Occupational Nursing Health Promotion (Examples of Health and Medical…
Occupational Nursing Health Promotion
Examples of Health and Medical Surveillance
Conduct baseline assessments before exposure to hazardous substances, skin inspection records, skin health and exposure questionnaires, physical inspection.
Determine exposure limit values, medical examinations, respiratory questionnaire, spirometry, provide advice to employees.
Assess risk to employees from noise at work, take action to reduce the noise exposure, provide employees with hearing protection and information about the risks to their health.
Identify hazards, decided who might be harmed and how, evaluate risks and decide on precautions, recording and implement findings and review when necessary.
Health Surveillance encompasses the processes of systematically watching for early sings of work-related ill health in those exposed to certain health risks.
It includes ethical requirements such as the purpose of collecting personal information and how this is stored, there is a need to ensure tests and examinations are actually necessary and can be justified,
It is a legal requirement by WorkSafe.
Occupational health surveillance usually encompasses periodic clinical screening and medical examinations
Ethical Tensions and Health Promotion
Costs and Priorities - All health promotion measures have disadvantages including cost, as some people may not be able to access any of the proposed measures.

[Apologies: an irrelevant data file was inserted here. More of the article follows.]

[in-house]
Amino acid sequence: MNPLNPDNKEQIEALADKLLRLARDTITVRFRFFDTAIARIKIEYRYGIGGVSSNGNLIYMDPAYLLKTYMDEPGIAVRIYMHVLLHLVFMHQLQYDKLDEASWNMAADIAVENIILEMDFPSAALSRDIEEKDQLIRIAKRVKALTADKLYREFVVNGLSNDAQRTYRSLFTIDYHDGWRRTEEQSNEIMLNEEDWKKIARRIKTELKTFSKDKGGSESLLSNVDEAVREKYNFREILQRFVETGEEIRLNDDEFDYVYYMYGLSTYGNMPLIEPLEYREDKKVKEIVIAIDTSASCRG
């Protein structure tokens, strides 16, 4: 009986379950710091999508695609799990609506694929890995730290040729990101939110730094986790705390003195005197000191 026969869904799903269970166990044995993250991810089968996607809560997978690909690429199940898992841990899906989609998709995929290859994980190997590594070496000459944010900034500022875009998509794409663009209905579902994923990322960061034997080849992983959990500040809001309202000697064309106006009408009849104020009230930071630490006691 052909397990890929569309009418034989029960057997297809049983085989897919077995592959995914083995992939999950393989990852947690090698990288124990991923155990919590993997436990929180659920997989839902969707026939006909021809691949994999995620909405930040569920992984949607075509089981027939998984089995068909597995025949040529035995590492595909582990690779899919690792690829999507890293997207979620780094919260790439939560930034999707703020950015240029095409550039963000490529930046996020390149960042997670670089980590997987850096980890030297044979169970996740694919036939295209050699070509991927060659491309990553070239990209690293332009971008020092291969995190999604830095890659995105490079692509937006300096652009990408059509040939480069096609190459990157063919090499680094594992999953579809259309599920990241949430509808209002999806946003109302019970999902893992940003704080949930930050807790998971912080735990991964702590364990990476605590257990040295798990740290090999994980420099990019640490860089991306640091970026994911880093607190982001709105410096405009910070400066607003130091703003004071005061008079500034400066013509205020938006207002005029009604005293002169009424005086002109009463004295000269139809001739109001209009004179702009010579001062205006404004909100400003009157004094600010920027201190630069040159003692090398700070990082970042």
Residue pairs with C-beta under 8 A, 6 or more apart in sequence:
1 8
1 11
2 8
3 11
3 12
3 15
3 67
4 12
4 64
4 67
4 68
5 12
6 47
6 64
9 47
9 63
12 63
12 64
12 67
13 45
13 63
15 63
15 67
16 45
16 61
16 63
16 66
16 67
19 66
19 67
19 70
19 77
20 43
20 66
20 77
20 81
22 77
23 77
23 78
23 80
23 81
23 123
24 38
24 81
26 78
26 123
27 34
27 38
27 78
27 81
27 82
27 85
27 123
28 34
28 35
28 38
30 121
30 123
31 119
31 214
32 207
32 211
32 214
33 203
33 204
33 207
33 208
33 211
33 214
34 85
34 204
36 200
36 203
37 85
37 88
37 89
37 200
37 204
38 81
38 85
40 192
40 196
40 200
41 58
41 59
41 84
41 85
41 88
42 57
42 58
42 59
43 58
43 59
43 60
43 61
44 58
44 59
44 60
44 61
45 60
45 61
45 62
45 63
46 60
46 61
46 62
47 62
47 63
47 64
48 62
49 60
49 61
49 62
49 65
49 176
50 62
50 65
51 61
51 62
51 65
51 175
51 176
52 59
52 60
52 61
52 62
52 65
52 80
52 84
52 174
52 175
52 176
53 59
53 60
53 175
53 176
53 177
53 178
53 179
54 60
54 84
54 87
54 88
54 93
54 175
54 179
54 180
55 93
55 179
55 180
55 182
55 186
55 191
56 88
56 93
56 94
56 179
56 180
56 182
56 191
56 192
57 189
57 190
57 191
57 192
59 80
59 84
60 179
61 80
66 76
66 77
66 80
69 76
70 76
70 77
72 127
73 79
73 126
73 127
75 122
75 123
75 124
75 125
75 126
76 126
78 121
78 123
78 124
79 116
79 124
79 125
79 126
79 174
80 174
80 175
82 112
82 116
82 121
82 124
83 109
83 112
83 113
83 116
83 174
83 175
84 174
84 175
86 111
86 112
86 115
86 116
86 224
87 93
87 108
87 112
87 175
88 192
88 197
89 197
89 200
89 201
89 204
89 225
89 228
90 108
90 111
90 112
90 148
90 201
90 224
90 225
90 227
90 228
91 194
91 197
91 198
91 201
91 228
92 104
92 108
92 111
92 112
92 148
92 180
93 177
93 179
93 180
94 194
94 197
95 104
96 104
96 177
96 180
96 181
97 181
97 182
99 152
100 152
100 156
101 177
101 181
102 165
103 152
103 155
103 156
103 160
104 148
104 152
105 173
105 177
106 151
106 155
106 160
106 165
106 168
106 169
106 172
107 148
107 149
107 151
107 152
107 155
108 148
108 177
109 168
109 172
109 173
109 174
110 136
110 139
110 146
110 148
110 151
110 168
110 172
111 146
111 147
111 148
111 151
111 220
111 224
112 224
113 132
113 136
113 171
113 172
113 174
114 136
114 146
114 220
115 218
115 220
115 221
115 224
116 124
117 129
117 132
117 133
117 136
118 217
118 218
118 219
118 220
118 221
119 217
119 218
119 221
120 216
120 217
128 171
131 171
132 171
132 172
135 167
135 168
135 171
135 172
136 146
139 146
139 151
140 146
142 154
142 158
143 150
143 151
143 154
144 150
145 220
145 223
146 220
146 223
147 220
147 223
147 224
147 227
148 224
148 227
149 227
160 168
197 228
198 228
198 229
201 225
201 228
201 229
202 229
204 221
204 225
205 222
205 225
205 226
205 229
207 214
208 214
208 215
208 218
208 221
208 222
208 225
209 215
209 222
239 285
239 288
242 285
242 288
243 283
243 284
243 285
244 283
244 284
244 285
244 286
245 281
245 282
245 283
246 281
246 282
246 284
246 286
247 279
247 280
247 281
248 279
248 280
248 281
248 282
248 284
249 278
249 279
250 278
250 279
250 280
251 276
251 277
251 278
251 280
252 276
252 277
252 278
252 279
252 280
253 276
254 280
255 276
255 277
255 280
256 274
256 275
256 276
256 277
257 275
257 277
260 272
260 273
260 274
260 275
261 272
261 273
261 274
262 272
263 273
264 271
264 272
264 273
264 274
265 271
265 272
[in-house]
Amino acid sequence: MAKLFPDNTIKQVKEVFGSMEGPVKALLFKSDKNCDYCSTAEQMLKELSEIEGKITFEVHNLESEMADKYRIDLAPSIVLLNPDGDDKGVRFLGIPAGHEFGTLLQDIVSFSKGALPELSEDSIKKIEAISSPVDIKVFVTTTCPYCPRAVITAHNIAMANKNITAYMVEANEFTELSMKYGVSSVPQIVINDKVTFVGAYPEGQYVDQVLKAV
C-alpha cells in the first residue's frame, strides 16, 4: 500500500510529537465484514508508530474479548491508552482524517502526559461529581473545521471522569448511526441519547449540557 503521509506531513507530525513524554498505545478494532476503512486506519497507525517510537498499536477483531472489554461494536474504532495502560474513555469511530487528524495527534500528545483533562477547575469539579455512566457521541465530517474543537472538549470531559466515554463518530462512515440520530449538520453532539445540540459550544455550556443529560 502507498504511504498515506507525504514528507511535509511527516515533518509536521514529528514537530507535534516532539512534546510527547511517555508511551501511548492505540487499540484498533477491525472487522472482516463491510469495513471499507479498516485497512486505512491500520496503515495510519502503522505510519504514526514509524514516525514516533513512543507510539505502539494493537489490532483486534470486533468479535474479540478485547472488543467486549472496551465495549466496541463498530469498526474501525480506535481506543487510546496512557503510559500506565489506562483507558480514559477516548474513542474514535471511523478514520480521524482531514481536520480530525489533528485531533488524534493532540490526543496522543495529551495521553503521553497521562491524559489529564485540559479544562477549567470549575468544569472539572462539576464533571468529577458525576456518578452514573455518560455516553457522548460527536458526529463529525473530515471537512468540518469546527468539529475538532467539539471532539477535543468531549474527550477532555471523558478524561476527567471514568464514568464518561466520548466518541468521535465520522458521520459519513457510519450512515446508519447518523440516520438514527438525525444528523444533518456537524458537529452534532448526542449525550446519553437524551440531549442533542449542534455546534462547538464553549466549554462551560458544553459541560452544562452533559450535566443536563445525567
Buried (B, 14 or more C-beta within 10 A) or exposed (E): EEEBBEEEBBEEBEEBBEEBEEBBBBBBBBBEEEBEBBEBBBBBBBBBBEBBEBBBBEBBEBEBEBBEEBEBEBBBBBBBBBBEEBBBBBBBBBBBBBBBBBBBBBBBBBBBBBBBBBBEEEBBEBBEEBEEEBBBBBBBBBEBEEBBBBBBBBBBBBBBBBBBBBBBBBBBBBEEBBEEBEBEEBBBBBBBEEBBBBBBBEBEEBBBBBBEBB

Cultural Differences - Not everyone holds the same views and different cultures may place greater priorities on some values than others.
Values - Those undertaking health promotion activities may often feel pulled in opposing directions in response to differing key ethical values.
Maori Ethics and Health Promotion
Manaakitanga - The acknowledgment and respect for all things Maori for example beliefs and cultural practices.
Kaitiakitanga - Guardianship and protection of cultural resources such as language.
Whakapapa - Identity-centered approach requiring the understanding that wellbeing includes the links between physical and social environments.
Whakawhanaungatanga - Recognises whanau structures and the potential of this to promote good health.
Ethics and Health Promotion
Within New Zealand, ethical foundations surrounding health promotion arise from The Treaty of Waitangi, Maori worldview and ideas in western thinking.
Ethics ensures healthcare professionals are meticulous in reasoning and ensures advocacy of interventions on the basis of facts as opposed to beliefs.
Ethics provides a basis for decision making and assists in the challenges often faced when deciding what may be the right thing to do.
Health promotion is the process by which people are enabled to increase control over and improve their health.
New Zealand health promotion's context encompasses the inclusion of Maori health models, Maori world views and incorporates the goals of enabling people to improve their health through all dimensions including spiritually.